1822L Host Access Protocol April 1983 RFC 851 The RFC's terminology is consistent with that used in Report 1822, and any new terms will be defined when they are first used. Familiarity with Report 1822 (section 3 in particular) is assumed. As could be expected, the RFC makes many references to Report 1822. As a result, it uses, as a convenient abbreviation, "see 1822(x)" instead of "please refer to Report 1822, section x, for further details". This RFC updates, and obsoletes, RFC 802. The changes from that RFC include: o The Short Blocking Feature, which had also been described in RFC 802, now has its own RFC, RFC 852 [2]. It was moved to its own RFC, since it is completely independent of logical addressing. o In section 2.2, descriptions of the three address selection policies and of host error handling have been added. o In section 2.3, the IMP's uncontrolled packet service has been further improved. This applies to hosts using 1822 as well as 1822L. o Pointers on using RFNM counting with 1822L have been added as section 2.5. - 2 -
1822L Host Access Protocol April 1983 RFC 851 o Section 2.6 describes the new "1822L name server" in the IMP, which makes use of two new Host-to-IMP messages to allow hosts to do their own name-to-address mapping. o In section 3.2, the subtypes for the type 15 (1822L Name or Address Error) IMP-to-Host message have been changed. - 3 -
1822L Host Access Protocol April 1983 RFC 851 2 THE ARPANET 1822L HOST ACCESS PROTOCOL The ARPANET 1822L Host Access Protocol allows a host to use logical addressing to communicate with other hosts on the ARPANET. Basically, logical addressing allows hosts to refer to each other using an 1822L name (see section 2.1) which is independent of a host's physical location in the network. IEN 183 (also published as BBN Report 4473) [3] gives the use of logical addressing considerable justification. Among the advantages it cites are: o The ability to refer to each host on the network by a name independent of its location on the network. o Allowing different hosts to share the same host port on a time-division basis. o Allowing a host to use multi-homing (where a single host uses more than one port to communicate with the network). o Allowing several hosts that provide the same service to share the same name. The main differences between the 1822 and 1822L protocols are the format of the leaders that are used to introduce messages between a host and an IMP, and the specification in those leaders of the source and/or destination host(s). Hosts have the choice of - 4 -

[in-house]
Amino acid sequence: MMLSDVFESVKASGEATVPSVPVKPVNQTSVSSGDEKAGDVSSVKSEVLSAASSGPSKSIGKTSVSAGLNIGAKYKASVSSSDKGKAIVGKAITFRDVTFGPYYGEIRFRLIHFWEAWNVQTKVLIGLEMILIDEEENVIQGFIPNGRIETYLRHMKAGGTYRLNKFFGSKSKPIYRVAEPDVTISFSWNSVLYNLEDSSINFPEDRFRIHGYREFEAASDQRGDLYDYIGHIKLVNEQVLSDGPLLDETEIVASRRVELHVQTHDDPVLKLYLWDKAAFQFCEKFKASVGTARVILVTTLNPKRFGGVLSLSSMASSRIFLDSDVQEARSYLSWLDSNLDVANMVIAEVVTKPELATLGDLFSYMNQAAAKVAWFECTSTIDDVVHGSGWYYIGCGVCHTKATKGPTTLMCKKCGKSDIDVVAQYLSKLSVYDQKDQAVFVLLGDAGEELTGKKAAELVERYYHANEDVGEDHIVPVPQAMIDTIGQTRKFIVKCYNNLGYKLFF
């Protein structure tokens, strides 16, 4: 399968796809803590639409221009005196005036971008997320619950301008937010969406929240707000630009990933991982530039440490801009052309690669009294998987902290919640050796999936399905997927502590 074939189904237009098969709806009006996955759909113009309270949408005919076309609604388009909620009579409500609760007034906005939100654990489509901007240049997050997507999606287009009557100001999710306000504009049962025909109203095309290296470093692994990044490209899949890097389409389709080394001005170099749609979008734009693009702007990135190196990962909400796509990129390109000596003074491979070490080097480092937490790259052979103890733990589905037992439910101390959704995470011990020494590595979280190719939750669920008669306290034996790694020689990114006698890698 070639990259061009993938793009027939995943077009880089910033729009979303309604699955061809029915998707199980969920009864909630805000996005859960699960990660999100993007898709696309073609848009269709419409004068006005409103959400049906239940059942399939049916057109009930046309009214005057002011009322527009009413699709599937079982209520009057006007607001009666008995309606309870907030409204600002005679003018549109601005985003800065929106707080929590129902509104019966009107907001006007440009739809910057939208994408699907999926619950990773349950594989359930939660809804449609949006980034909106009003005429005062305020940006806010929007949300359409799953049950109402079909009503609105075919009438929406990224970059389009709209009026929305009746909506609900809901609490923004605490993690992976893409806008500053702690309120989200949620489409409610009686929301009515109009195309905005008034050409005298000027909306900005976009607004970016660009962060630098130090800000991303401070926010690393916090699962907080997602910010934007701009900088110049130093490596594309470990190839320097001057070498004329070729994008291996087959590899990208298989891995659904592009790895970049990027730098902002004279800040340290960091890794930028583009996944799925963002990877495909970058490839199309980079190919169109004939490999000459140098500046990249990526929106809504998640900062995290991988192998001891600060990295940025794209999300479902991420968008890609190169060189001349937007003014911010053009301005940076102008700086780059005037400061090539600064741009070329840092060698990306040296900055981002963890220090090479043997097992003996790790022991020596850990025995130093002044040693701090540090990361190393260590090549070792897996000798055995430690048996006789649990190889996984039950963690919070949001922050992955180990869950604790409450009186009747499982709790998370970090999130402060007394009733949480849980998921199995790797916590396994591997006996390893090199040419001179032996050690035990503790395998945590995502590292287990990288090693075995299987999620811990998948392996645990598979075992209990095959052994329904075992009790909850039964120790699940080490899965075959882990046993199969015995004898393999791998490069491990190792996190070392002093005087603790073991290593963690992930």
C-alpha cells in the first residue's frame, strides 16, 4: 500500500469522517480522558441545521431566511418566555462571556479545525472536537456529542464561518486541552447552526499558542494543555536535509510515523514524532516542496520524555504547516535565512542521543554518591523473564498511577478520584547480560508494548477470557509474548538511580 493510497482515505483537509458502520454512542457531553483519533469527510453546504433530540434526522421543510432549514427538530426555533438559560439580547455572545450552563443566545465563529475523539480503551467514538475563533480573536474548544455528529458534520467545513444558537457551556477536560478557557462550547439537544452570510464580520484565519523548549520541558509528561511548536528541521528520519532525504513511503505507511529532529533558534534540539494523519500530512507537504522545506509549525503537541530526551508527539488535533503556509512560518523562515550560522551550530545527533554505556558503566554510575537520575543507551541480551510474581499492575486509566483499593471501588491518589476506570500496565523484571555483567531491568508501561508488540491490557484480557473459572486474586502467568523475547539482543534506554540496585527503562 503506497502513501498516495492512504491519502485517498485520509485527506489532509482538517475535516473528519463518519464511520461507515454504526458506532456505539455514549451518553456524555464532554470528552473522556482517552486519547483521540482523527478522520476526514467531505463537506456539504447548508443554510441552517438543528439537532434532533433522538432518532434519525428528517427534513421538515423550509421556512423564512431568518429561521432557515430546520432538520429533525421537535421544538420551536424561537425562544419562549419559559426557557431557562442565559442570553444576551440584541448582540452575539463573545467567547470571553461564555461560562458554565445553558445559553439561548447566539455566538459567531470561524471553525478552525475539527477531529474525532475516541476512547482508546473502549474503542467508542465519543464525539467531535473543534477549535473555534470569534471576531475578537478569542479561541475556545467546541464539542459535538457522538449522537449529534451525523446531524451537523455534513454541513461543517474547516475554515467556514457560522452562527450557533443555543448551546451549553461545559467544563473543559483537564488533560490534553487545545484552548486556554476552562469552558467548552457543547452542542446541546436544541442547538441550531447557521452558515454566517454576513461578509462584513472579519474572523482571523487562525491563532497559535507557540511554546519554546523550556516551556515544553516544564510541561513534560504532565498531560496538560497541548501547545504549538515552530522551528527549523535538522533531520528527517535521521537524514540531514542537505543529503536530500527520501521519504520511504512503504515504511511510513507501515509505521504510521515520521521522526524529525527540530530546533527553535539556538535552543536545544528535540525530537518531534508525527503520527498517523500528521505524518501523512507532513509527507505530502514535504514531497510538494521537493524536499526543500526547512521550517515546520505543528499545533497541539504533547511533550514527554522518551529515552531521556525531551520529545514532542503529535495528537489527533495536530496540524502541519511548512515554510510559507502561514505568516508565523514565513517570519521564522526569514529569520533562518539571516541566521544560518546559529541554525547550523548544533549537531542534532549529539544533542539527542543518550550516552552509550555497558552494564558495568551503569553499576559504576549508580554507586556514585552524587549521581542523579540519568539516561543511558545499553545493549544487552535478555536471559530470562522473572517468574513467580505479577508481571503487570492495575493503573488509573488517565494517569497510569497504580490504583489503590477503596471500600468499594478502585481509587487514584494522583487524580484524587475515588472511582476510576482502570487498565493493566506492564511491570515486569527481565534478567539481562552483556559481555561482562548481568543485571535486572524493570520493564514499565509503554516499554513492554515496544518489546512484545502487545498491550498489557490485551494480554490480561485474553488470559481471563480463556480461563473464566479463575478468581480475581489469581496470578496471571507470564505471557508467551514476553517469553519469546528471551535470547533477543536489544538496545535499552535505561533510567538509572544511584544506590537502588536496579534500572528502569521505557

1822L Host Access Protocol April 1983 RFC 851 using the 1822 or the 1822L protocol. When a host comes up on an IMP, it declares itself to be an 1822 host or an 1822L host by the type of NOP message (see section 3.1) it uses. Once up, hosts can switch from one protocol to the other by issuing an appropriate NOP. Hosts that do not use the 1822L protocol will still be addressable by and can communicate with hosts that do, and vice-versa. Another difference between the two protocols is that the 1822 leaders are symmetric, while the 1822L leaders are not. The term symmetric means that in the 1822 protocol, the exact same leader format is used for messages in both directions between the hosts and IMPs. For example, a leader sent from a host over a cable that was looped back onto itself (via a looping plug or faulty hardware) would arrive back at the host and appear to be a legal message from a real host (the destination host of the original message). In contrast, the 1822L headers are not symmetric, and a host can detect if the connection to its IMP is looped by receiving a message with the wrong leader format. This allows the host to take appropriate action upon detection of the loop. - 5 -